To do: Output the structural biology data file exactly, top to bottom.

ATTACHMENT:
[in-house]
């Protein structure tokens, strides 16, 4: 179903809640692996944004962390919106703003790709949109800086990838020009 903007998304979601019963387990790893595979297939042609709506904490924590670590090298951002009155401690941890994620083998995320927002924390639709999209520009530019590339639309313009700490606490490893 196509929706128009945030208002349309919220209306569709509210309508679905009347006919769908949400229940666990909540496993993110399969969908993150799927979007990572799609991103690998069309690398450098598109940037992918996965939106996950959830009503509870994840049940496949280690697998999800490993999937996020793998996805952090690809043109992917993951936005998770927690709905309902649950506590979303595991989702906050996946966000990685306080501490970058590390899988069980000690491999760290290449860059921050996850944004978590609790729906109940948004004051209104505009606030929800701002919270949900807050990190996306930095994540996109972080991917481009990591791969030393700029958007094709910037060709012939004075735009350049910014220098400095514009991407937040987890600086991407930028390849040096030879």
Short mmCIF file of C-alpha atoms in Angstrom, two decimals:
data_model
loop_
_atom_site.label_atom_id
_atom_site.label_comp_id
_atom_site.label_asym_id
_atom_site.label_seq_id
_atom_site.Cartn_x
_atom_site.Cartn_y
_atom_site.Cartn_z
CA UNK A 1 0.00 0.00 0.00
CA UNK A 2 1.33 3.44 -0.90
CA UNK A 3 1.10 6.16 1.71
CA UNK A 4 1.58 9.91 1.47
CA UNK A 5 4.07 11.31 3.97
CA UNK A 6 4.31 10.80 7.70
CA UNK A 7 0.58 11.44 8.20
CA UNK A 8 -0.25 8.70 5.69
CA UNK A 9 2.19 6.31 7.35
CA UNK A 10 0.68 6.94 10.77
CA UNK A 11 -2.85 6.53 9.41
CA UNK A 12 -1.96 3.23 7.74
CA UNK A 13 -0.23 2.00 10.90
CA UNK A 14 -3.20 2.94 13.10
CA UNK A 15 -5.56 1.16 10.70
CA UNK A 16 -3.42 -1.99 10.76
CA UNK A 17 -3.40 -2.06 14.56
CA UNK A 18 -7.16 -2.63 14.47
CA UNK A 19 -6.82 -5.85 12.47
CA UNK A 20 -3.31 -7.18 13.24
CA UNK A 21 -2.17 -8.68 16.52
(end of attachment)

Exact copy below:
[in-house]
């Protein structure tokens, strides 16, 4: 179903809640692996944004962390919106703003790709949109800086990838020009 903007998304979601019963387990790893595979297939042609709506904490924590670590090298951002009155401690941890994620083998995320927002924390639709999209520009530019590339639309313009700490606490490893 196509929706128009945030208002349309919220209306569709509210309508679905009347006919769908949400229940666990909540496993993110399969969908993150799927979007990572799609991103690998069309690398450098598109940037992918996965939106996950959830009503509870994840049940496949280690697998999800490993999937996020793998996805952090690809043109992917993951936005998770927690709905309902649950506590979303595991989702906050996946966000990685306080501490970058590390899988069980000690491999760290290449860059921050996850944004978590609790729906109940948004004051209104505009606030929800701002919270949900807050990190996306930095994540996109972080991917481009990591791969030393700029958007094709910037060709012939004075735009350049910014220098400095514009991407937040987890600086991407930028390849040096030879």
Short mmCIF file of C-alpha atoms in Angstrom, two decimals:
data_model
loop_
_atom_site.label_atom_id
_atom_site.label_comp_id
_atom_site.label_asym_id
_atom_site.label_seq_id
_atom_site.Cartn_x
_atom_site.Cartn_y
_atom_site.Cartn_z
CA UNK A 1 0.00 0.00 0.00
CA UNK A 2 1.33 3.44 -0.90
CA UNK A 3 1.10 6.16 1.71
CA UNK A 4 1.58 9.91 1.47
CA UNK A 5 4.07 11.31 3.97
CA UNK A 6 4.31 10.80 7.70
CA UNK A 7 0.58 11.44 8.20
CA UNK A 8 -0.25 8.70 5.69
CA UNK A 9 2.19 6.31 7.35
CA UNK A 10 0.68 6.94 10.77
CA UNK A 11 -2.85 6.53 9.41
CA UNK A 12 -1.96 3.23 7.74
CA UNK A 13 -0.23 2.00 10.90
CA UNK A 14 -3.20 2.94 13.10
CA UNK A 15 -5.56 1.16 10.70
CA UNK A 16 -3.42 -1.99 10.76
CA UNK A 17 -3.40 -2.06 14.56
CA UNK A 18 -7.16 -2.63 14.47
CA UNK A 19 -6.82 -5.85 12.47
CA UNK A 20 -3.31 -7.18 13.24
CA UNK A 21 -2.17 -8.68 16.52